How to detect a crisis in your data

October 10 2016
Published in Tips and Guides

Would you be able to spot the first signs of a looming crisis in your data? Brands are increasingly turning to the use of monitoring tools to pick up on any budding PR issues before they have time to escalate - but with the hundreds of millions of news stories, blog articles, social media posts, photos and videos being published every day, the warning signs of a crisis are often difficult to detect amongst all the noise.

Visibrain has come up with a comprehensive guide explaining how - and where - to spot the first moments of a crisis in your monitoring data. Read on for an excerpt, or download the full guide to discover the four types of data that will help you to pick up on negative sentiment quickly, along with case studies illustrating just how an effective media monitoring strategy can make all the difference.


It may seem obvious, but an increase in the number of times your company is being mentioned anywhere online is one of the easiest ways to anticipate a potentially damaging situation. Even a subtle rise in volumes above their usual levels can provide you with an advance warning on an issue about to escalate.

In terms of volumes, the majority of crisis cases follow a distinct pattern, following three stages:

  • Phase 1: Weak signals
  • Phase 2: Media frenzy
  • Phase 3: Aftermath

The graph below shows a typical example of how mention volumes change as a crisis unfolds. As we can see, the full-blown “media frenzy” phase of the crisis, in which the brand is heavily targeted by the press and social media, is preceded by small bumps in volumes.

The different stages of a crisis in mention volumes

These brief spikes are an invaluable early warning sign, showing that the crisis has either broken on social media but has not yet been picked up by any key influencers - or it has broken in the minor press, such as a small news site or blog, and has not yet attracted too much attention.

From the start of the “Weak signals” phase, brands have a period of time in which to evaluate the situation and prepare their response. This window can last minutes, hours - or in some rare cases even days. If the cause of the problem is an unanswered complaint or a misconception, a fast, effective response can dampen the spread of a crisis, or even stop it completely. All the more reason to keep an eye on volume spikes.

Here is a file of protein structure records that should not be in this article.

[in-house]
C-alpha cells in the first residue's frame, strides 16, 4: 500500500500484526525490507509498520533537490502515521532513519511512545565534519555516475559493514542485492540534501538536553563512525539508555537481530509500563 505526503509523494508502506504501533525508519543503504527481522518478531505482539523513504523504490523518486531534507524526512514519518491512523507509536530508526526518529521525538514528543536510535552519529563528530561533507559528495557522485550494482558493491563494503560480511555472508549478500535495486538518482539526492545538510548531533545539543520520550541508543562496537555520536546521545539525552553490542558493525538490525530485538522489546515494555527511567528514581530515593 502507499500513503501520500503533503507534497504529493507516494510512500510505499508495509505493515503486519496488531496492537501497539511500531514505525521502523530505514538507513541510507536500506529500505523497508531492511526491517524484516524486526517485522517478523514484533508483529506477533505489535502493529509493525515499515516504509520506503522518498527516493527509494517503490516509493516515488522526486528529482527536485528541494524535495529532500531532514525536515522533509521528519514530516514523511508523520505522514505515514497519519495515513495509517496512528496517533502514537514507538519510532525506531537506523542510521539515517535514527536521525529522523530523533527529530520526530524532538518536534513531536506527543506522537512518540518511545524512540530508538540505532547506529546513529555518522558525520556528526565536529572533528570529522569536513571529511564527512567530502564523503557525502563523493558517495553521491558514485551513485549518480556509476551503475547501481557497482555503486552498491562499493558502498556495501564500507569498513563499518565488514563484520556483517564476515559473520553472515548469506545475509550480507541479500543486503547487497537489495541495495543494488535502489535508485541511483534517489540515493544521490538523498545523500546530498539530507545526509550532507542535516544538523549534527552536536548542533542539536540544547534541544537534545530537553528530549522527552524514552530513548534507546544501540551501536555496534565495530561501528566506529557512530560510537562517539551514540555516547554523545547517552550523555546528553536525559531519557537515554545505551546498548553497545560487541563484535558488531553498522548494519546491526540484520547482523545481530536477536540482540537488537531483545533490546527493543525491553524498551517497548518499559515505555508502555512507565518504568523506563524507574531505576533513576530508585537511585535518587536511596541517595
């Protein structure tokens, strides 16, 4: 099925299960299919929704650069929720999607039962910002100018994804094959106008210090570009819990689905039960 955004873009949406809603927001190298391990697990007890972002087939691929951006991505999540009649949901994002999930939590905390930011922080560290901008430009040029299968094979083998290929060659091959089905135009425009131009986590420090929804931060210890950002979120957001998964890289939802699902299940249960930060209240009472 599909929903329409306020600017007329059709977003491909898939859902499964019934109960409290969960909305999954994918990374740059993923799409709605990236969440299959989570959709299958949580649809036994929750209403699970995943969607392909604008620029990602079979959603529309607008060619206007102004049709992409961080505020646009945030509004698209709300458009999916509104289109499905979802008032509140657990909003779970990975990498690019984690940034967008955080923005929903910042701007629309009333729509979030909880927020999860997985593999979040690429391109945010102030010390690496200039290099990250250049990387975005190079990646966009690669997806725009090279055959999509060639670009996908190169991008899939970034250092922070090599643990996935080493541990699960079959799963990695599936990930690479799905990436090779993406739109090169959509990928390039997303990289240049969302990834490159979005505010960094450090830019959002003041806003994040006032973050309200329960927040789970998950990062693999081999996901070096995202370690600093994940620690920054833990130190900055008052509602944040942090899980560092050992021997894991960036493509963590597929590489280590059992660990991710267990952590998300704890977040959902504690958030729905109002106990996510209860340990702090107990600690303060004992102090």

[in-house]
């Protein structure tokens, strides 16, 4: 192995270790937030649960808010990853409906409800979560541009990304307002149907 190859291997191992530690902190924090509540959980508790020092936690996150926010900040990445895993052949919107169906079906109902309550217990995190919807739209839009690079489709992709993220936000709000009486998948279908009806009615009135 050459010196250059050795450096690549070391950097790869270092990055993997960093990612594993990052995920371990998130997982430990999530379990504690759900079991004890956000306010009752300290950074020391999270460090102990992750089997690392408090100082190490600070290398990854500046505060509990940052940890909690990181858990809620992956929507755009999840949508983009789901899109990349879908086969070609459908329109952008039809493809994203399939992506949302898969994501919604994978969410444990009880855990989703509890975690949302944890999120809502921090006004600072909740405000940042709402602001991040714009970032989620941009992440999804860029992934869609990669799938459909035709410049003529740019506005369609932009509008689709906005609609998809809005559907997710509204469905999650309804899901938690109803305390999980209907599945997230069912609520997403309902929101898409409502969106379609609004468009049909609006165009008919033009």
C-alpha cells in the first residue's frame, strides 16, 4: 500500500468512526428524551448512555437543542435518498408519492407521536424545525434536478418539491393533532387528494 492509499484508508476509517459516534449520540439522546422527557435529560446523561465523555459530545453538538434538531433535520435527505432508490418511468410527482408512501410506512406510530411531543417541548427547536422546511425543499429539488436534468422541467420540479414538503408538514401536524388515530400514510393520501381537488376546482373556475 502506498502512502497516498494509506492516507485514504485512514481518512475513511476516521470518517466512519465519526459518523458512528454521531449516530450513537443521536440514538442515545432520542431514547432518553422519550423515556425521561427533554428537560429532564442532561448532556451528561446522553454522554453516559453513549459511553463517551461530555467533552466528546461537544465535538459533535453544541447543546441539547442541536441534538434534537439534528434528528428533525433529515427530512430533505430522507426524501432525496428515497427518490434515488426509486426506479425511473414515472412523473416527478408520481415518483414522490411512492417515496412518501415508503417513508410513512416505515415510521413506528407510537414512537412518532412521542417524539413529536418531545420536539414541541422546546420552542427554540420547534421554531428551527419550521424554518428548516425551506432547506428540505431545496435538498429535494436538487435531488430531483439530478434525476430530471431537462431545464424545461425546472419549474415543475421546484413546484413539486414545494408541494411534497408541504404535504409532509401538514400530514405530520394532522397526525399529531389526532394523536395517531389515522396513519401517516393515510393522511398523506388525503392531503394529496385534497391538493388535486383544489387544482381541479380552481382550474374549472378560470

Case study: Red Lobster

Red Lobster’s experience at the Super Bowl in 2016 is the perfect example of an opportunity turned crisis that could have easily been avoided. The restaurant chain experienced major embarrassment on Twitter after pop superstar Beyoncé released a new single - Formation - just before she performed at the Super Bowl half time show. The song’s lyrics mention Red Lobster restaurants - a celebrity shoutout that represented a golden marketing opportunity for the brand.

Fans held their breath, awaiting a response from Red Lobster…and waited, and waited. The brand took 8 hours to react to the endorsement, attracting widespread ridicule on social media.

So what happened? Normal levels of activity for Red Lobster average at around 70 mentions per hour. At 8.52 pm (GMT), mention levels started to rise, quickly going far beyond what was usual for the brand - by 8.57 pm, tweet levels had already gone over 200 mentions per minute, which should most certainly have set alarm bells ringing.

A mention volume graph for Red Lobster, just after news of Beyoncé's endorsement broke online

In just one hour after news of Beyoncé’s Red Lobster shoutout broke on Twitter:

  • The story had been shared by several celebrities and influencers, such as model Kendall Jenner and singer John Legend
  • There were 27,456 tweets about the brand sent by 19,205 individual users
  • The @redlobster Twitter handle was mentioned 2,344 times

As the tweets continued to pour in, Twitter became increasingly impatient at the lack of response from Red Lobster:

The brand finally responded 275,963 tweets later:

Understandably, Twitter was not particularly impressed with Red Lobster’s tardy arrival to the party:

Although the crisis didn’t do any lasting damage to the brand’s reputation and they still benefitted from the celebrity endorsement, the whole embarrassing episode could have been avoided entirely with an effective media monitoring strategy.

To avoid getting caught out by volumes

Red Lobster’s woes could have been avoided with the help of an alert system, set to notify members of staff when the number of mentions went beyond a certain number per minute or hour.

To determine how high to set your own alert threshold, it pays to know what a “normal” number of mentions is for your brand on a day-to-day basis. Once your alert is programmed, ensure that all relevant members of staff will receive it to maximise your chances of it being spotted quickly.

For more tips and case studies, download the full guide

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Published in Tips and Guides